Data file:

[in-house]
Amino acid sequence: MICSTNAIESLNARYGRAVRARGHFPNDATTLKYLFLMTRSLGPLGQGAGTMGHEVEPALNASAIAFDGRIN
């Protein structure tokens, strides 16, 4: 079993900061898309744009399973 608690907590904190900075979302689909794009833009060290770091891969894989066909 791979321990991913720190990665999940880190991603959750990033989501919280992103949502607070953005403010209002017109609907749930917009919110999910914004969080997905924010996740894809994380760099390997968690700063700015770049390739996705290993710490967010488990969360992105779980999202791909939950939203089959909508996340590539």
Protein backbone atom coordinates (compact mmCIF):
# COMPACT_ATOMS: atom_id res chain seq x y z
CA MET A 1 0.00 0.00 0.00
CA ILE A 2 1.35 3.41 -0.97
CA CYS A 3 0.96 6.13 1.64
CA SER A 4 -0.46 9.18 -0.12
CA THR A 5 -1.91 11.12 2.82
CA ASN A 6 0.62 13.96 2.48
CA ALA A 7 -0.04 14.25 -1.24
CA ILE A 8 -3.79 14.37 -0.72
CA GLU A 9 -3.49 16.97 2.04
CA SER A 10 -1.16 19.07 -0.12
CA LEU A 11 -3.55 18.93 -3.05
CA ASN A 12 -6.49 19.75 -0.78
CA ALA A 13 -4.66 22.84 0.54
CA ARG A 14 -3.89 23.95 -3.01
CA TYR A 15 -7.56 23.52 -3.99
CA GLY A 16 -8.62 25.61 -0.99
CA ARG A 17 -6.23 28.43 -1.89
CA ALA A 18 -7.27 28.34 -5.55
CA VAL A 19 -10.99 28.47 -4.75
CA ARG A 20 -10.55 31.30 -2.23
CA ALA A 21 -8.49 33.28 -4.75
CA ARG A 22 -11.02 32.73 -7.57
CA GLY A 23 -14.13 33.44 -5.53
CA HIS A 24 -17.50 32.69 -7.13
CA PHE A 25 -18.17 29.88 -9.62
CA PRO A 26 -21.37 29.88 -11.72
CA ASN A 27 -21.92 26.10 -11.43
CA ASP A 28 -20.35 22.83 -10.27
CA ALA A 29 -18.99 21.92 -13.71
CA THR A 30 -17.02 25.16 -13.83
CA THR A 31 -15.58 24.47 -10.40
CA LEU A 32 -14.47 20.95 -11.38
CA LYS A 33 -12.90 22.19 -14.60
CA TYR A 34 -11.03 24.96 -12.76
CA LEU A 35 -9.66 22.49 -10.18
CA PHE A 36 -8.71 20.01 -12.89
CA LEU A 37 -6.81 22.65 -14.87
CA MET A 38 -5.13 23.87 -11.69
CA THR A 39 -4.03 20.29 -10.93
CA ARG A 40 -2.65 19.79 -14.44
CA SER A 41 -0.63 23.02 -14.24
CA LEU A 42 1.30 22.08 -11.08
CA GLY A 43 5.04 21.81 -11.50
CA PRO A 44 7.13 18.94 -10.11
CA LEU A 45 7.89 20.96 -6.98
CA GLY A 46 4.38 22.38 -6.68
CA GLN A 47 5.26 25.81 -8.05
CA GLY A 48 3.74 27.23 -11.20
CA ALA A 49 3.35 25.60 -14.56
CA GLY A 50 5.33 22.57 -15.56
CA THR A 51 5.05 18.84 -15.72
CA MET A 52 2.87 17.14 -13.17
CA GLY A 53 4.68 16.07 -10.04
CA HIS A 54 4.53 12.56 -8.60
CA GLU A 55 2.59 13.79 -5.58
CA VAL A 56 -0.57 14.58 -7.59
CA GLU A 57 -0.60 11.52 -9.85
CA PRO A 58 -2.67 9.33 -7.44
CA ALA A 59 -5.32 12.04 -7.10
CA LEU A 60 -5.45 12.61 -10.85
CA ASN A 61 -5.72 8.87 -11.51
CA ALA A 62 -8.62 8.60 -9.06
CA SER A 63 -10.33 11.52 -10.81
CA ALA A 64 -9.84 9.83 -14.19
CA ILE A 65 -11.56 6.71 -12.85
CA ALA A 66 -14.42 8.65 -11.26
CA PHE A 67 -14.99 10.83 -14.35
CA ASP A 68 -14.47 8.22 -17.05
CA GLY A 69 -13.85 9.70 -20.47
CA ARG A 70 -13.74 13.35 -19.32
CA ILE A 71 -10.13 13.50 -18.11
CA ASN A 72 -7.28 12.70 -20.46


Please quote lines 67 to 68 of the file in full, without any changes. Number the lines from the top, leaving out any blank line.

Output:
CA ALA A 62 -8.62 8.60 -9.06
CA SER A 63 -10.33 11.52 -10.81